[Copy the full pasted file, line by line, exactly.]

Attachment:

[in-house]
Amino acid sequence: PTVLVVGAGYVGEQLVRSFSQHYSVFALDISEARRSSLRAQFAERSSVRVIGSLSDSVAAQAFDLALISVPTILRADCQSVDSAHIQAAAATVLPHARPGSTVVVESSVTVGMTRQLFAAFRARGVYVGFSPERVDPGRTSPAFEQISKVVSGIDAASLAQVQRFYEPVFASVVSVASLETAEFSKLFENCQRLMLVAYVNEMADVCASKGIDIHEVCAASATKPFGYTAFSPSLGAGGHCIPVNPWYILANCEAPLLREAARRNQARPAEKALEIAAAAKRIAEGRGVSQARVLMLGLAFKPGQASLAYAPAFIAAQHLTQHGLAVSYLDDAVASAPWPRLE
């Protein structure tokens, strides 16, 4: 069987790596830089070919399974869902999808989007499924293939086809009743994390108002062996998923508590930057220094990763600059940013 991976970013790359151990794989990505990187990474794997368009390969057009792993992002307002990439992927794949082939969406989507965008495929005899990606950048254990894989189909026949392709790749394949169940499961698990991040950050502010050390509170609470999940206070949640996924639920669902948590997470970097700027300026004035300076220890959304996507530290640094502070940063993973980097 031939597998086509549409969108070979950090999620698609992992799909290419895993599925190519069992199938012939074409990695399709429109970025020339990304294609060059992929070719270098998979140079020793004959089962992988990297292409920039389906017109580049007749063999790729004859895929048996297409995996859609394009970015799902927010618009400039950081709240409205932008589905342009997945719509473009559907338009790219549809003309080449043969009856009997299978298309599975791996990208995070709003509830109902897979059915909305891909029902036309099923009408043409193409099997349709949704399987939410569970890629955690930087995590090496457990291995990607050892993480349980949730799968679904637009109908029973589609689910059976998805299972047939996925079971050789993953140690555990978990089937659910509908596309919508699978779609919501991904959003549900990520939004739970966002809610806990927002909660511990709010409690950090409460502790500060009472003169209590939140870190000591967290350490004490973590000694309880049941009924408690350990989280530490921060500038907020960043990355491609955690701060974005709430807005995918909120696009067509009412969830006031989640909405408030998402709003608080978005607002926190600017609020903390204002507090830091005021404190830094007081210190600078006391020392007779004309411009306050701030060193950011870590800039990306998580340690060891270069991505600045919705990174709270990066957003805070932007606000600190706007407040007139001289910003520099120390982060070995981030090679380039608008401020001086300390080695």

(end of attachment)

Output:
[in-house]
Amino acid sequence: PTVLVVGAGYVGEQLVRSFSQHYSVFALDISEARRSSLRAQFAERSSVRVIGSLSDSVAAQAFDLALISVPTILRADCQSVDSAHIQAAAATVLPHARPGSTVVVESSVTVGMTRQLFAAFRARGVYVGFSPERVDPGRTSPAFEQISKVVSGIDAASLAQVQRFYEPVFASVVSVASLETAEFSKLFENCQRLMLVAYVNEMADVCASKGIDIHEVCAASATKPFGYTAFSPSLGAGGHCIPVNPWYILANCEAPLLREAARRNQARPAEKALEIAAAAKRIAEGRGVSQARVLMLGLAFKPGQASLAYAPAFIAAQHLTQHGLAVSYLDDAVASAPWPRLE
């Protein structure tokens, strides 16, 4: 069987790596830089070919399974869902999808989007499924293939086809009743994390108002062996998923508590930057220094990763600059940013 991976970013790359151990794989990505990187990474794997368009390969057009792993992002307002990439992927794949082939969406989507965008495929005899990606950048254990894989189909026949392709790749394949169940499961698990991040950050502010050390509170609470999940206070949640996924639920669902948590997470970097700027300026004035300076220890959304996507530290640094502070940063993973980097 031939597998086509549409969108070979950090999620698609992992799909290419895993599925190519069992199938012939074409990695399709429109970025020339990304294609060059992929070719270098998979140079020793004959089962992988990297292409920039389906017109580049007749063999790729004859895929048996297409995996859609394009970015799902927010618009400039950081709240409205932008589905342009997945719509473009559907338009790219549809003309080449043969009856009997299978298309599975791996990208995070709003509830109902897979059915909305891909029902036309099923009408043409193409099997349709949704399987939410569970890629955690930087995590090496457990291995990607050892993480349980949730799968679904637009109908029973589609689910059976998805299972047939996925079971050789993953140690555990978990089937659910509908596309919508699978779609919501991904959003549900990520939004739970966002809610806990927002909660511990709010409690950090409460502790500060009472003169209590939140870190000591967290350490004490973590000694309880049941009924408690350990989280530490921060500038907020960043990355491609955690701060974005709430807005995918909120696009067509009412969830006031989640909405408030998402709003608080978005607002926190600017609020903390204002507090830091005021404190830094007081210190600078006391020392007779004309411009306050701030060193950011870590800039990306998580340690060891270069991505600045919705990174709270990066957003805070932007606000600190706007407040007139001289910003520099120390982060070995981030090679380039608008401020001086300390080695």